Hillshire Brands faces takeover bid from frozen chicken giant

Hillshire Brands faces a takeover bid from Pilgrim's Pride, which would expand its business beyond fresh and frozen chicken into a variety of packaged meats including Ball Park hot dogs and Jimmy Dean sausages. The deal would derail Hillshire Brands' planned takeover of Pinnacle Foods.

Toby Talbot/AP/File
Hillshire Farm products at Quality Market in Barre, Vt. Pilgrim's Pride is offering to acquire meat producer Hillshire Brands in a deal worth about $5.58 billion.

Pilgrim's Pride launched a takeover bid for Hillshire Brands on Tuesday that would expand its business beyond fresh and frozen chicken into a variety of packaged meats including Ball Park hot dogs and Jimmy Dean sausages.

The $5.58 billion offer would derail Hillshire's plans to buy Pinnacle Foods, which makes Birds Eye frozen vegetables, Duncan Hines cake mixes and Hungry Man frozen dinners. Hillshire had announced the $4.23 billion deal earlier this month as a way to expand into different parts of the supermarket.

But Pilgrim's Pride says its offer of $45 per share for Hillshire is a "substantially superior" alternative that would allow the companies to cut costs by merging some operations and become a "protein leader" that sells more types of meat.

"As you are well aware, it has long been our desire to acquire the company," Pilgrim's said in the public letter to Hillshire CEO Sean Connolly.

In a statement, Hillshire said it continues to strongly believe in the "strategic merits and value creation potential" of its deal with Pinnacle Foods. The Chicago-based company said it would review Pilgrim's proposal as part of its fiduciary duties.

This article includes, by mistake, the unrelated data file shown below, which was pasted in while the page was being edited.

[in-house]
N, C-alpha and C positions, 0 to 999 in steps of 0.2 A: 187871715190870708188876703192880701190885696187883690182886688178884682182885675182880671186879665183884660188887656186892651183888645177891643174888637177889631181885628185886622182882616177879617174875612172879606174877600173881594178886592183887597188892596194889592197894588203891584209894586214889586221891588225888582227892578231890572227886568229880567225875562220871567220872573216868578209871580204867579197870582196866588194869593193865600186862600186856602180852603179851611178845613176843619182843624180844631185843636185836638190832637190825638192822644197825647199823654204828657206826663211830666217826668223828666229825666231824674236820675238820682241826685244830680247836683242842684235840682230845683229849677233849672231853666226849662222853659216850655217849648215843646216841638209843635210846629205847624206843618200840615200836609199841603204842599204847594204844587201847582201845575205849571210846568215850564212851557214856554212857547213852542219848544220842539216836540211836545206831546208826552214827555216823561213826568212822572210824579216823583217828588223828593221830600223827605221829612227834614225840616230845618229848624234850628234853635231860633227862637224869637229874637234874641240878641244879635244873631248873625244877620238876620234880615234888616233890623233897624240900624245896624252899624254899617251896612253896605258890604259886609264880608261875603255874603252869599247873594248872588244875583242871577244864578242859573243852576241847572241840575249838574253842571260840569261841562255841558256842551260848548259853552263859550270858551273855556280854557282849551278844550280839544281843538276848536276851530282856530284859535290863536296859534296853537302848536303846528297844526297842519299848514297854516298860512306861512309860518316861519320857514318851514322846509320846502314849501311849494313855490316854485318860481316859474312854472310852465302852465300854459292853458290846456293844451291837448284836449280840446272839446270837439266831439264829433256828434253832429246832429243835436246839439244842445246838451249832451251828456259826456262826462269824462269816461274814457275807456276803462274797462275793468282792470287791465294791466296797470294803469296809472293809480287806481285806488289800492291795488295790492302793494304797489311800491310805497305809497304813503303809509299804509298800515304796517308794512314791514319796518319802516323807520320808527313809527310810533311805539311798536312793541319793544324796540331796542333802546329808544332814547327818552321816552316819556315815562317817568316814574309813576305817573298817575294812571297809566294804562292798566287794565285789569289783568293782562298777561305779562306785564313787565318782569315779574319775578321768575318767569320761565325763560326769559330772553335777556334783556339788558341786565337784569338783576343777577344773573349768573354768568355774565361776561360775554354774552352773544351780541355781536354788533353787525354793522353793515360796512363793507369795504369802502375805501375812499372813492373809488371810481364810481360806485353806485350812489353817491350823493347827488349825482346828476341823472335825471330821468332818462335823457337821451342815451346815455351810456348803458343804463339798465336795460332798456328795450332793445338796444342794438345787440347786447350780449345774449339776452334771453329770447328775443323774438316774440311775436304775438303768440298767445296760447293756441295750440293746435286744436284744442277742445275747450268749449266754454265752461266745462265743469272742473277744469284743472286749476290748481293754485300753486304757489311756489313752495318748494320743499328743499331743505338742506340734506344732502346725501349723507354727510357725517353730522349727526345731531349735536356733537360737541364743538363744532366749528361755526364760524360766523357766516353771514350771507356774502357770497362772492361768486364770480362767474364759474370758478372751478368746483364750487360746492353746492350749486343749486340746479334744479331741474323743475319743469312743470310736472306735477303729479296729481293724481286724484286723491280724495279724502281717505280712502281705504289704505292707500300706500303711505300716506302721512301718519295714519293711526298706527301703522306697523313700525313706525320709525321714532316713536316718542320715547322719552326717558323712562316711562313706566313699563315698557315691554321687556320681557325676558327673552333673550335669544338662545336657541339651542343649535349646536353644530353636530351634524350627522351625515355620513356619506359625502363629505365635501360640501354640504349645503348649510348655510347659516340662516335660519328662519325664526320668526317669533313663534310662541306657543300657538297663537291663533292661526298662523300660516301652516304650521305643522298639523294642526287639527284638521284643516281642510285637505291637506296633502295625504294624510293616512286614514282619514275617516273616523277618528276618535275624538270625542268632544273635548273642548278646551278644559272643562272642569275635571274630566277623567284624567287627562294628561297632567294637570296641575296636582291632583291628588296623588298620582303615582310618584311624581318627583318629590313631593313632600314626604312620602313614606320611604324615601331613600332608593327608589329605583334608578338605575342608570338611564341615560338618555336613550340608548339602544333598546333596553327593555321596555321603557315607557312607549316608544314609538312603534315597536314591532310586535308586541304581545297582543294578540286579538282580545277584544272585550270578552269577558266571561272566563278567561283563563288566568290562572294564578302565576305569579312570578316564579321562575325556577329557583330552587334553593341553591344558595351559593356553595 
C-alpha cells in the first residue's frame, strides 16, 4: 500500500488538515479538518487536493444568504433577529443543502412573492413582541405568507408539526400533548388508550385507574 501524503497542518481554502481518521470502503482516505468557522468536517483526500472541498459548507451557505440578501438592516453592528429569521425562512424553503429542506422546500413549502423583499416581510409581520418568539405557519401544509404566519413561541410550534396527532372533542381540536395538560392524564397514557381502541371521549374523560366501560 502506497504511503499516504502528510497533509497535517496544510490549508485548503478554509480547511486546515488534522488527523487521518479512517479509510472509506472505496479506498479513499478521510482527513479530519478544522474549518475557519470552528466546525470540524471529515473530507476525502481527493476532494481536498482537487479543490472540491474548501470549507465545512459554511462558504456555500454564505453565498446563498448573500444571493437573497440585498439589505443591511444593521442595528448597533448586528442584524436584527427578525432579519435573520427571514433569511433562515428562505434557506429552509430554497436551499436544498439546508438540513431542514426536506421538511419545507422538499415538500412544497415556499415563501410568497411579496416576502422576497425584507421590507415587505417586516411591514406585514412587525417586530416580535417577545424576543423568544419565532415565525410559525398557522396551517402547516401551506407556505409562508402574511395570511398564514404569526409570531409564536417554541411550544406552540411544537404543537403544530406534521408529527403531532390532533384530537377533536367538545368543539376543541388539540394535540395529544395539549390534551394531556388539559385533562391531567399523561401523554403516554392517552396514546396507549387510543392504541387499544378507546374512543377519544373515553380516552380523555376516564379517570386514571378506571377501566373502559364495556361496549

Pilgrim's Pride, which is majority-owned by Brazilian meat company JBS, has said it would focus more heavily on branded products, which are more profitable than selling private-label meats to supermarkets and food-service outlets.

Hillshire, which has been struggling with weak sales, has been looking for ways to boost its results, including by focusing on products like its Jimmy Dean breakfast sandwiches that aren't made up entirely of meat. Its shares were up 21 percent to $44.89 in morning trading.

Pilgrim's Pride's offer represents a 24 percent premium to Hillshire's closing price Friday of $36.23. Hillshire has 124 million shares outstanding, according to SEC filings. Pilgrim's Pride values the deal at $6.4 billion, when debt is included.

In a letter to Hillshire, CEO Connolly, Pilgrim's Pride also noted that Hillshire's deal with Pinnacle includes the consideration of a "superior proposal" that might be more favorable to Hillshire stockholders. Some have questioned the value of Hillshire's acquisition of Pinnacle, noting that many of Pinnacle's brands have faced weak sales growth.

Pilgrim's said its offer would create a company with an attractive portfolio of meat brands, including Pierce, Wing Dings, Jimmy Dean,Hillshire Farm, Ball Park and State Fair.

Pilgrim's Pride, based in Greeley, Colorado, says the deal could close in the third quarter of 2014 if Hillshire calls off its deal with Pinnacle. Pilgrim's said it will pay the $163 million termination fee required to end the Hillshire deal with Pinnacle Foods.

Pinnacle didn't respond to request for comment. Its shares fell 7 percent to $30.93 in premarket trading Tuesday.

Pilgrim's Pride said it will finance its deal with cash on hand and new debt.

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